A Compelling Tragedy
Eva M. Hadaway | Miami, FL United States | 07/04/2003
(5 out of 5 stars)
"It is important to understand that this is a Slovak film and a Slovak story, not a Czech one. The importance of the distinction lies in the fact that, while the Czech lands of Bohemia-Moravia were occupied by the Germans and ruled (with an iron fist) by the SS during the war, Slovakia remained a nominally independent Nazi puppet regime under a dictator named Tiso. The story of the main character is thus really the story of a struggle for the soul of that country during a time when a toxic mix of anti-semitism and nationalism led so many Slovaks to collaborate with the expulsion of the Jews from their land. Especially poignant is the way that the story highlights one of the most enduring social pathologies of that region of the world: petty envy, and the foolishness and outright evil that it leads to.This movie is so good that it's often difficult to watch. I highly recommend it for anyone seeking some insight into that part of history. A must-see companion film is the more recent Czech production, "Divided We Fall" (available on DVD), which portrays the story of a couple in a Czech village who have to pretend to be collaborators in order to cover the fact that they are hiding a Jew in their apartment. Although what the main characters do is ultimately heroic, the movie is honest enough not to portray them as noble, but as frightened people who feel trapped into a terrible moral dilemma. Unlike "The Shop on High Street," "Divided We Fall" exhibits the uniquely Czech characteristic of being tragic and funny at the same time."
Worth Waiting For
Randy Keehn | Williston, ND United States | 01/29/2006
(5 out of 5 stars)
"I had heard of "The Shop on Main Street" years ago but never had the chance to see it until tonight. I even bought and read the book by Ladislaw Grosman 17 years ago in anticipation of seeing the movie some day. I must admit that the book was impressive but not THAT impressive and so I worried that the movie might be anticlimatical. It wasn't. The book was a long short story, a novella, if you will. It laid out the story clearly enough but it was the movie that brought all of the characters to life and created the gradual development of the impending crisis. By the time we reached that crisis we had met a few jerks and unimpressive characters. However, we had also come to know and appreciate a number of people that we found endearing for different reasons. As events darken the scene, we suspect something bad is about to happen. I knew what it was going to be but it still had an impact for me.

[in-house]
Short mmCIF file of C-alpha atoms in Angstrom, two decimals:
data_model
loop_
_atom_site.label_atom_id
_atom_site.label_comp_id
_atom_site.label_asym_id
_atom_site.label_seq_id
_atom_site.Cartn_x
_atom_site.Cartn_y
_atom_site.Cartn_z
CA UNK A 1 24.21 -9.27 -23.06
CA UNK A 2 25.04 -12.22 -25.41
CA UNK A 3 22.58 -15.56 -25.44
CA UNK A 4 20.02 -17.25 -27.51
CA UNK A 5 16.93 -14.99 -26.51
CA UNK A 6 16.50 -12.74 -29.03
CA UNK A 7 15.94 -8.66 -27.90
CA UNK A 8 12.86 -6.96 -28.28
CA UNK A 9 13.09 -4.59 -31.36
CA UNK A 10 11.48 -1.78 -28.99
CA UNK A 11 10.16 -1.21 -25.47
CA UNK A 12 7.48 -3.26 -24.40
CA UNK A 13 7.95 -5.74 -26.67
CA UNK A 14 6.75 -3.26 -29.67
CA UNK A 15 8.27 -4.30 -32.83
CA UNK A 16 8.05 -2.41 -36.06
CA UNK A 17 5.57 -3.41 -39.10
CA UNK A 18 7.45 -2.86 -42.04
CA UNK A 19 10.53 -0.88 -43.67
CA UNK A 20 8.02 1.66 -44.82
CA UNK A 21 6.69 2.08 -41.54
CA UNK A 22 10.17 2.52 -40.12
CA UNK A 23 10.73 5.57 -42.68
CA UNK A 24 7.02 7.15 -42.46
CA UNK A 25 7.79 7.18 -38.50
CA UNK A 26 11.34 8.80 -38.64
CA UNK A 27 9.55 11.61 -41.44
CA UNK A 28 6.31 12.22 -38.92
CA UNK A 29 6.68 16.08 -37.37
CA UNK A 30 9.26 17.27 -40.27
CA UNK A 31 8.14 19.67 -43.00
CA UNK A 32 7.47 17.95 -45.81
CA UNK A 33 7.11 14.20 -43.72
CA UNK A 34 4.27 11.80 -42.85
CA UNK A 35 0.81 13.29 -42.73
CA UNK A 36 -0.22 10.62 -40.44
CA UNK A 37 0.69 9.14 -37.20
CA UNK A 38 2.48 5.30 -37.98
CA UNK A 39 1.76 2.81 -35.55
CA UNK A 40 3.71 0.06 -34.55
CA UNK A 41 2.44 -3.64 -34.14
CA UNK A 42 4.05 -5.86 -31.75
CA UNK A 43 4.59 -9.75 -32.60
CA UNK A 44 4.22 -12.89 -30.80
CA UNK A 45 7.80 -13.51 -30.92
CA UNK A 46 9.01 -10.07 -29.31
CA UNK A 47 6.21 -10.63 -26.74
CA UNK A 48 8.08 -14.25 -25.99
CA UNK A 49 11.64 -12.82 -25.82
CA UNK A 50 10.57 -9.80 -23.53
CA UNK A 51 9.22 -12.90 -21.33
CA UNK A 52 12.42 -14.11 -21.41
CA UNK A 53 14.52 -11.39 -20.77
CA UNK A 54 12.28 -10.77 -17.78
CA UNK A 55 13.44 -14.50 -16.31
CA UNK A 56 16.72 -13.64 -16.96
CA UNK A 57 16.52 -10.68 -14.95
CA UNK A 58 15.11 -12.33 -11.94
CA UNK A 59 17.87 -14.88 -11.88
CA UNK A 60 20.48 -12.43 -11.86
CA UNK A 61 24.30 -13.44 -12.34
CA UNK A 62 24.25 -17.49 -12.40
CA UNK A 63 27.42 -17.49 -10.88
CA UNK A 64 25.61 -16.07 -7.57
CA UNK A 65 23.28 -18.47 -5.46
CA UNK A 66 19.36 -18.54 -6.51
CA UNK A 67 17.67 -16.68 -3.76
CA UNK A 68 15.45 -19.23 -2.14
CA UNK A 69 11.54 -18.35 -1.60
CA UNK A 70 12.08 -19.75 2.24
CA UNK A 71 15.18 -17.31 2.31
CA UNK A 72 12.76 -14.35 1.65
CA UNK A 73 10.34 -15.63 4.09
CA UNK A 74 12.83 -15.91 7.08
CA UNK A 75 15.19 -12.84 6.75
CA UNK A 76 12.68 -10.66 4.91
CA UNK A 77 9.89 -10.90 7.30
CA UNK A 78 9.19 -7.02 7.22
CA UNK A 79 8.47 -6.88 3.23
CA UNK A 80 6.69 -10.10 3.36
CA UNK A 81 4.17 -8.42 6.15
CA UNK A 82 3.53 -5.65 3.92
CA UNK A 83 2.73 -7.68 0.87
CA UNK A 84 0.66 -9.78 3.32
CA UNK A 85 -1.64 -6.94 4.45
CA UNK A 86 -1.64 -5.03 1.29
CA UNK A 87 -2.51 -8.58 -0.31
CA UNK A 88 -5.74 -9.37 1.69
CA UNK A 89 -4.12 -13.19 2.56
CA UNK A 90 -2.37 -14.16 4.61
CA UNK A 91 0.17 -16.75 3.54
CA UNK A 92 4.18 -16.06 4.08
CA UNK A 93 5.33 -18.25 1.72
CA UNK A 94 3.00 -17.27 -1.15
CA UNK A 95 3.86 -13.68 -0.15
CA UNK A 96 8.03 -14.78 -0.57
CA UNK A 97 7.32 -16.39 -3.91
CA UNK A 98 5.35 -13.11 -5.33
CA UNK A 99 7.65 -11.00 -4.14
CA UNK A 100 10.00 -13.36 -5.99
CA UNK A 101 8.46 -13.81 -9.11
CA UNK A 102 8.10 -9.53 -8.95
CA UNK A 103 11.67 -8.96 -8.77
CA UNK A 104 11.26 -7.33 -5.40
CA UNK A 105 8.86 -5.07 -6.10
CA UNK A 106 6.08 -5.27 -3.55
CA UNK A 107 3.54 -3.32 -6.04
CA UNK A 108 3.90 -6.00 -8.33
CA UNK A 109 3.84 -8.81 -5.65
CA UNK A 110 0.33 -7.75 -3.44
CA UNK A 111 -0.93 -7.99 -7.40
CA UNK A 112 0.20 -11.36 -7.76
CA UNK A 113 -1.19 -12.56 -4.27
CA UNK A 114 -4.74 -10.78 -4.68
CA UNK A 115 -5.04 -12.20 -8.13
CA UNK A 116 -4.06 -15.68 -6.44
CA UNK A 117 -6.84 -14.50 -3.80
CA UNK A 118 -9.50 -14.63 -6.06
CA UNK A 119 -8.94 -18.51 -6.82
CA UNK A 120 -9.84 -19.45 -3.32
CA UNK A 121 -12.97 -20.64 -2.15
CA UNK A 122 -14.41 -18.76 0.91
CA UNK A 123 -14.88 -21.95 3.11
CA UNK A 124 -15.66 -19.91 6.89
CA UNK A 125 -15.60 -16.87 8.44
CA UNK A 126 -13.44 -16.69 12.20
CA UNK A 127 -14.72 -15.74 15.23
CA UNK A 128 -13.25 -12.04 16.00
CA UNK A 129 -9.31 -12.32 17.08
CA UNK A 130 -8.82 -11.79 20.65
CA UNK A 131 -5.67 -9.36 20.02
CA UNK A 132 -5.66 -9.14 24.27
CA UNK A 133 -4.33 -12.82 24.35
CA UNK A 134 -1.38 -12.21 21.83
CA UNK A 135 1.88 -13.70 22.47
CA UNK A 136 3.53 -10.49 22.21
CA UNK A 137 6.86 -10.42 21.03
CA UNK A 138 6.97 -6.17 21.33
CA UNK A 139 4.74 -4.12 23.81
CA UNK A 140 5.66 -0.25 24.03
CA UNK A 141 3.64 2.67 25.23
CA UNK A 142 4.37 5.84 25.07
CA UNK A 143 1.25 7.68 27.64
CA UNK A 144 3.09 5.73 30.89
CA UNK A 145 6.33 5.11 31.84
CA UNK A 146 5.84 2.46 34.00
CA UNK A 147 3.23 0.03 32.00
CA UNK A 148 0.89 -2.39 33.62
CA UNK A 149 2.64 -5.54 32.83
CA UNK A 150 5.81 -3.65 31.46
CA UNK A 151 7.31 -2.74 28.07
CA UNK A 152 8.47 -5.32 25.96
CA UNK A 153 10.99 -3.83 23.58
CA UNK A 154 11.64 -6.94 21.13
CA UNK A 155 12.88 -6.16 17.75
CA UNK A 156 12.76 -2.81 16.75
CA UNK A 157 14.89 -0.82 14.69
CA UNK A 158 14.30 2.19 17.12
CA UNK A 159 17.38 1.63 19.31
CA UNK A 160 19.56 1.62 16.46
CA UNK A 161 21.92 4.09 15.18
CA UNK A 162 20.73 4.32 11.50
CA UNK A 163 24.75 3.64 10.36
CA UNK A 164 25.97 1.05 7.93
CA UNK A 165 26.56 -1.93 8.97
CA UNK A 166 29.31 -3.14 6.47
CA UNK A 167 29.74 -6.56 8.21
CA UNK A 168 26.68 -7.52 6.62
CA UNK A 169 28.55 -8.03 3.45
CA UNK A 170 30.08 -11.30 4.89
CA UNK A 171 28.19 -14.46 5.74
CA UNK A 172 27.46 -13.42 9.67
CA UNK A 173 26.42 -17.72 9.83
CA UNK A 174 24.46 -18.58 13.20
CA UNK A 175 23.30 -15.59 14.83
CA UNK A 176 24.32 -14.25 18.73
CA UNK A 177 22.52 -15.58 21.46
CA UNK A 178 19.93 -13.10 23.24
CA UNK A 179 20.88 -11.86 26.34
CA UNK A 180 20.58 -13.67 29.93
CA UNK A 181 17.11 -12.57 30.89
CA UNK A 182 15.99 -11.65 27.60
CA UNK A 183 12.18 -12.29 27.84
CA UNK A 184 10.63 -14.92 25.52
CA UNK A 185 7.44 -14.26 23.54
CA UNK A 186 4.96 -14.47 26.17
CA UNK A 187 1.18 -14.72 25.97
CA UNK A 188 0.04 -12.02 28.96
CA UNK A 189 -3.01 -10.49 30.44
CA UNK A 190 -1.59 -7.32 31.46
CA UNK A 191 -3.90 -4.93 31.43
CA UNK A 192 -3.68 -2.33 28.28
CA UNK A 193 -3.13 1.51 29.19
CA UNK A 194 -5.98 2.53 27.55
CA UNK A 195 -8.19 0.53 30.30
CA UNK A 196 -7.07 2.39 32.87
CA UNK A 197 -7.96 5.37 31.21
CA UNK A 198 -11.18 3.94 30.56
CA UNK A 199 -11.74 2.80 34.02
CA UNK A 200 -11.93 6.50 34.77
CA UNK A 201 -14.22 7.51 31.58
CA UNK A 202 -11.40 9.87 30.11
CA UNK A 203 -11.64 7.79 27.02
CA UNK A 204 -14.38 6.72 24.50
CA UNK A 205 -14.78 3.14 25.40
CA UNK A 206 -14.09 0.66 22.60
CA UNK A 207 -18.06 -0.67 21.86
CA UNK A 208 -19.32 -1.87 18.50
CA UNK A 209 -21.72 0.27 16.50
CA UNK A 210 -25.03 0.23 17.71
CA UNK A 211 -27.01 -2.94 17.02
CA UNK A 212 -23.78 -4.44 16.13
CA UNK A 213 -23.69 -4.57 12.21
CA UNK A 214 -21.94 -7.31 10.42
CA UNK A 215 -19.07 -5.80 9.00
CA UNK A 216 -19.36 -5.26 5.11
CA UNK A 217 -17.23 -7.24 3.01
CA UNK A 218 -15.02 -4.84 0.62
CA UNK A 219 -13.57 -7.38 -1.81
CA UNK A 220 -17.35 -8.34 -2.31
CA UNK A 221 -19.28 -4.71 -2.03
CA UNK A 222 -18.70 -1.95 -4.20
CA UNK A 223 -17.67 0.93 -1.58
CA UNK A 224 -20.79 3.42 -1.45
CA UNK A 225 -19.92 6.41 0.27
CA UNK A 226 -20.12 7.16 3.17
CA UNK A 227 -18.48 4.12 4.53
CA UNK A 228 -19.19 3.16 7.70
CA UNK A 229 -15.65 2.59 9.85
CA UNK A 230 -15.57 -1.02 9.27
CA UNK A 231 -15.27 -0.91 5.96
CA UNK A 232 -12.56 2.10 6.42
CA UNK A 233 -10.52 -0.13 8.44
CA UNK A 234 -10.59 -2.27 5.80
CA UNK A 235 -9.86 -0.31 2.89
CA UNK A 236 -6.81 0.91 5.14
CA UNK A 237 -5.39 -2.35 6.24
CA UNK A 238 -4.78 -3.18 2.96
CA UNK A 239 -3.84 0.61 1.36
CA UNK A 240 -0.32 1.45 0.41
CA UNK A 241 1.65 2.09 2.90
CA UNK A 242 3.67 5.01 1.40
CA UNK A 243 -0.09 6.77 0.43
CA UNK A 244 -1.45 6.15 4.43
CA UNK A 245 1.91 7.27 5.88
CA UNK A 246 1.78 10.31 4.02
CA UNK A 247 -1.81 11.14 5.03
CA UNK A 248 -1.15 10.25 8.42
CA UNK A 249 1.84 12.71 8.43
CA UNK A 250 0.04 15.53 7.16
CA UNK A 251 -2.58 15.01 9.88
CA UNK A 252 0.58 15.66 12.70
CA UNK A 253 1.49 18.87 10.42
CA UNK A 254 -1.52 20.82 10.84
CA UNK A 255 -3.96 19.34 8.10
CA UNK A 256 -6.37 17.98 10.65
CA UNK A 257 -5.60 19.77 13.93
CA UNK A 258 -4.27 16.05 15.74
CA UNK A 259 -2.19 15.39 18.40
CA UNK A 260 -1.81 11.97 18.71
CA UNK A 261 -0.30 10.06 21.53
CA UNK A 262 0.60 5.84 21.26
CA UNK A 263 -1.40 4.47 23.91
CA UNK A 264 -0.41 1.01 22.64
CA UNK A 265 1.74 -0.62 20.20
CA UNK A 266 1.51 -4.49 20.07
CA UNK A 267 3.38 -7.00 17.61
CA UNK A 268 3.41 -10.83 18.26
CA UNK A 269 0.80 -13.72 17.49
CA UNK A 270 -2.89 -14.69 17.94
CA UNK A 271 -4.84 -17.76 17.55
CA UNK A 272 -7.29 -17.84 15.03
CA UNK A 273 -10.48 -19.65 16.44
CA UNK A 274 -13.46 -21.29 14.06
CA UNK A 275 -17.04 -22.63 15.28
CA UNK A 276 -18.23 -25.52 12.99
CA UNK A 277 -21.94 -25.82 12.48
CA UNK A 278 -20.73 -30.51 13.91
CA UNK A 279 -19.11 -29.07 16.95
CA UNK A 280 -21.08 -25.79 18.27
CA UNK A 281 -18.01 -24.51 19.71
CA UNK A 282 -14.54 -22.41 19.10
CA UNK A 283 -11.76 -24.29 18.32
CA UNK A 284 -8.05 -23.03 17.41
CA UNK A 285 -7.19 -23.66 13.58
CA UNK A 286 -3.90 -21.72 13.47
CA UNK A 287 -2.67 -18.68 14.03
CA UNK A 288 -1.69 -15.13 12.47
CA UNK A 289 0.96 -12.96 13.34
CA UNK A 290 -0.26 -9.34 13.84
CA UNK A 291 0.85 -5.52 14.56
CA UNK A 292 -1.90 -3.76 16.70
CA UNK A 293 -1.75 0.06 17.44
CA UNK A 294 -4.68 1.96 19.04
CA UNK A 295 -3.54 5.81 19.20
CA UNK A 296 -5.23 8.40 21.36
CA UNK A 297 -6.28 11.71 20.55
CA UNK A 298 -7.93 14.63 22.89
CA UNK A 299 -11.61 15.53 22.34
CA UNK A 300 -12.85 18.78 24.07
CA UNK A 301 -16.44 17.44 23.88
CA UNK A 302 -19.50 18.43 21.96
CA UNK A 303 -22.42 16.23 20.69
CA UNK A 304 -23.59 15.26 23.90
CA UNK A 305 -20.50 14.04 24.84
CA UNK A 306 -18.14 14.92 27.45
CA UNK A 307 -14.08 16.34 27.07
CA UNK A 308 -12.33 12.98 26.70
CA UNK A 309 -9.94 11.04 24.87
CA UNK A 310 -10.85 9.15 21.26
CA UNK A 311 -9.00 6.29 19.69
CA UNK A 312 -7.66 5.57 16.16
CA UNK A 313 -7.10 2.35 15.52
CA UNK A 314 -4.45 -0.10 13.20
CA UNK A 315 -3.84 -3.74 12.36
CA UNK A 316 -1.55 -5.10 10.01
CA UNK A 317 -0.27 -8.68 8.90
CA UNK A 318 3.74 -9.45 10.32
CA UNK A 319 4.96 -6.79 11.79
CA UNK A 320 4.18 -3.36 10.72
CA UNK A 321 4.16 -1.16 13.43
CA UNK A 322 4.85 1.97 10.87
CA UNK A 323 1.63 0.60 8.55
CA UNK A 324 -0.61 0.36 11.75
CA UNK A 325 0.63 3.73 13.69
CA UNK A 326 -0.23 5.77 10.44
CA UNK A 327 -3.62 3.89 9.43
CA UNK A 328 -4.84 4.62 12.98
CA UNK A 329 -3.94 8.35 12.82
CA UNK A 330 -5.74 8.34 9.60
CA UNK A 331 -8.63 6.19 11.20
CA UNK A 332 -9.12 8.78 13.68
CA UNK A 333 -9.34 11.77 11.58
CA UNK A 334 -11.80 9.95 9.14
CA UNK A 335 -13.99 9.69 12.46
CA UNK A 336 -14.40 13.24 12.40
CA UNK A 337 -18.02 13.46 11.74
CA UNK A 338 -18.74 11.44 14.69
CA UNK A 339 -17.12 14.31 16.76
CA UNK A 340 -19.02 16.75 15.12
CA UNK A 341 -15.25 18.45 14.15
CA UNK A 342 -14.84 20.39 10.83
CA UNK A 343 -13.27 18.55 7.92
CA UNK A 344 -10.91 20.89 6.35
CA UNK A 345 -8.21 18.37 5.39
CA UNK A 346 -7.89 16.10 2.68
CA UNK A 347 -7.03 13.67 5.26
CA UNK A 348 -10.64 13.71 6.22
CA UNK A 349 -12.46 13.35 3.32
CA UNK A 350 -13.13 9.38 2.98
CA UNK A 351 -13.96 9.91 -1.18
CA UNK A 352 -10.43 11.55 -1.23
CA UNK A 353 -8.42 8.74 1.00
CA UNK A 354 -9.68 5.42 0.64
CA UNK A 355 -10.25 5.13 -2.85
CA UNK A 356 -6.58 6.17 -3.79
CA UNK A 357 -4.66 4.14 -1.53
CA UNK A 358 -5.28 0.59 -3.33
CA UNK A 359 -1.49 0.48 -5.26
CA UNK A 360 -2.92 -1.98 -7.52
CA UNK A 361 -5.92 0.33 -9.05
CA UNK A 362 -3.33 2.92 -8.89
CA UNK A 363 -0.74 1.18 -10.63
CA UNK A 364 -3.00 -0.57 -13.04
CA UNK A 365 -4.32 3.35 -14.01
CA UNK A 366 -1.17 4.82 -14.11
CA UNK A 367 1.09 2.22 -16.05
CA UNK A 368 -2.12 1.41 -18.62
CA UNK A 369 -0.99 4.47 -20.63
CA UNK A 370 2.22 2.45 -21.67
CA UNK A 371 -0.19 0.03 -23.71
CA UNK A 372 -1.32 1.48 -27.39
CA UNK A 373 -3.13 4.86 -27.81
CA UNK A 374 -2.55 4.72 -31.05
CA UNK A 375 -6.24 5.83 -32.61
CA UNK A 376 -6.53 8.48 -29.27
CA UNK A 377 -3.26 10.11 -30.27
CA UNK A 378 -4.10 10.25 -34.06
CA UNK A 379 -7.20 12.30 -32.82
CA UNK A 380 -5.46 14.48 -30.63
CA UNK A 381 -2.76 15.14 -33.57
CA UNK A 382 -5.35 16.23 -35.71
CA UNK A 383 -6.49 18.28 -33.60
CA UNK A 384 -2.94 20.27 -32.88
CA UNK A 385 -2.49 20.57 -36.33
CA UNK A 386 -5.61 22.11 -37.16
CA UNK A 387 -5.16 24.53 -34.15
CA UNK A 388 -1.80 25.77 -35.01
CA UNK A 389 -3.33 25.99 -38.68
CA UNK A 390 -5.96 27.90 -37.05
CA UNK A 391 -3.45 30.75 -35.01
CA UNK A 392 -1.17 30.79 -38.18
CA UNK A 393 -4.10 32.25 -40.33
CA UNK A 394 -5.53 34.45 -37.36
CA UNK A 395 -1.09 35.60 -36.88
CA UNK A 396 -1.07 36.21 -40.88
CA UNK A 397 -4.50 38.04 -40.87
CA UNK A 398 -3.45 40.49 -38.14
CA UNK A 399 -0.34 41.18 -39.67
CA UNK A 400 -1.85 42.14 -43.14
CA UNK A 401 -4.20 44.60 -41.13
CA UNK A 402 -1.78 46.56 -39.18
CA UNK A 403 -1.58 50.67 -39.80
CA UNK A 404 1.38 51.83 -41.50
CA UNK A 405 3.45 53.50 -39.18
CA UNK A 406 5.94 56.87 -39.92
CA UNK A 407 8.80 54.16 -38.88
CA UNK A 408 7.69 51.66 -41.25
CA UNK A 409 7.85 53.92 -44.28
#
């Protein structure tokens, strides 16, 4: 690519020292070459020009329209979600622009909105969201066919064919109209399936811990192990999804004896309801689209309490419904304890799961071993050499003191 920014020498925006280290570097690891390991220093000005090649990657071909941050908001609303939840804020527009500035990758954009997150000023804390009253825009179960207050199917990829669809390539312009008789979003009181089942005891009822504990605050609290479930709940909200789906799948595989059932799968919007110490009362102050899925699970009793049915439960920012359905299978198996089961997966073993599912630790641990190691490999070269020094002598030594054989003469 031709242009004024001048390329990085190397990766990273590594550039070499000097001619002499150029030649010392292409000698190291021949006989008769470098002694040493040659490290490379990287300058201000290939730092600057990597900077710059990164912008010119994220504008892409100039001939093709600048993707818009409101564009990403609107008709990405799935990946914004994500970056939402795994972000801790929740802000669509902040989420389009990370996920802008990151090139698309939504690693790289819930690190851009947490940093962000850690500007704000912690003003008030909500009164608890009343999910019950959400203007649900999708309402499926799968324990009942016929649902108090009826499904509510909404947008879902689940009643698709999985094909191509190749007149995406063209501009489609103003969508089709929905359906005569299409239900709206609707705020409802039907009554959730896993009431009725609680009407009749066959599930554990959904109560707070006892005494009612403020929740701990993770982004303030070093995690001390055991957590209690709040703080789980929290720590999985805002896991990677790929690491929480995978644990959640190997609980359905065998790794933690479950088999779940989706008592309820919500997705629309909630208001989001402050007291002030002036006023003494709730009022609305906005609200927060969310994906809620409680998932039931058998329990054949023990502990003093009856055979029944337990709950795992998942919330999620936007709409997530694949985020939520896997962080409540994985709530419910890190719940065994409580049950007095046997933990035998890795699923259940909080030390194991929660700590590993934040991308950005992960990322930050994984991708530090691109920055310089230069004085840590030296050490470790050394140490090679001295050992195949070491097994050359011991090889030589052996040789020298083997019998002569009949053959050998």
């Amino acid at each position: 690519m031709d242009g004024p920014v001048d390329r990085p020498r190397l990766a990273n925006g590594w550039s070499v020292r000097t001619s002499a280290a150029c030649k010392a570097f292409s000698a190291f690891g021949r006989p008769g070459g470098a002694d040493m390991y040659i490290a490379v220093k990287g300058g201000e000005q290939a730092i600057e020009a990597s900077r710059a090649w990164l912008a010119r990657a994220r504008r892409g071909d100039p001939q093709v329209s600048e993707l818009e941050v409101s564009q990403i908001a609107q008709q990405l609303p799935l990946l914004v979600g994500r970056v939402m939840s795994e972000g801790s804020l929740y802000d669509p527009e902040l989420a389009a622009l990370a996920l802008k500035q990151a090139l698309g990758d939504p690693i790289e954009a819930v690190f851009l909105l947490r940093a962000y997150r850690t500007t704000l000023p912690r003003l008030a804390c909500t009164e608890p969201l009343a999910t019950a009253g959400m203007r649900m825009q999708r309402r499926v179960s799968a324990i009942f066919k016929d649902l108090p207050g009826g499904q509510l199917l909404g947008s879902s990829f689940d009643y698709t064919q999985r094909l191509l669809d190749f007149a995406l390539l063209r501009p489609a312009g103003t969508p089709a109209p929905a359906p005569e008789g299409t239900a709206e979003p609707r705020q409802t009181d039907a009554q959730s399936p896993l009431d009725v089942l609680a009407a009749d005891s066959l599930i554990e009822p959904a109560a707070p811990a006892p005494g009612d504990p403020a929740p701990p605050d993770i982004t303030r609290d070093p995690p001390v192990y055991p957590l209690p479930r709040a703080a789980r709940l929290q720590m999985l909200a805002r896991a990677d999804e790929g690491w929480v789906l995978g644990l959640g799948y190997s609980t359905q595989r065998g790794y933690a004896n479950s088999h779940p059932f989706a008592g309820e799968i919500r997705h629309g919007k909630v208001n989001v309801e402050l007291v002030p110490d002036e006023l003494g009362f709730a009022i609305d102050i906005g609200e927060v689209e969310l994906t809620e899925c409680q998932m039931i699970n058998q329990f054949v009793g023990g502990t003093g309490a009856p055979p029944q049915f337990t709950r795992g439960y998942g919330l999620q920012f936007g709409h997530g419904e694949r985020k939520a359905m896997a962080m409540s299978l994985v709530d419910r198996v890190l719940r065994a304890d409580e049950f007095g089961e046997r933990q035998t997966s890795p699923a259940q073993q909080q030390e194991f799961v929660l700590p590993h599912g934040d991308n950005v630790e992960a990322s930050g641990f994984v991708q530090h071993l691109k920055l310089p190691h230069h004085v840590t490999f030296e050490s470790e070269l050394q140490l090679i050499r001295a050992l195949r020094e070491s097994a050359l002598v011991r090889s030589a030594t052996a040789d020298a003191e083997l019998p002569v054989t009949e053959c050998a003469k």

The two main characters in "The Shop on Main Street" are an elderly Jewish woman, played outstandingly by Ida Kaminska, and a neer-do-well Slovakian carpenter, played impressively by Josef Kraner. The way these two come to interact with each other and the ebb and flo of their relationship is the heart of the movie. The picture gives a personal look at the Final Solution as it is played out in a small Czech village. The emotions that the director brings out on film is where the movie soars above the book.
Watching "The Shop on Main Street" is a moving experience. It challenges us and leaves us wondering where we would have fit into this cast of characters. In doing so, we may come to have a slightly better understanding of the incomprehensible. That oxymoron is worth the two hours spent watching "The Shop on Main Street". The raw emotions on display will stay with you long after."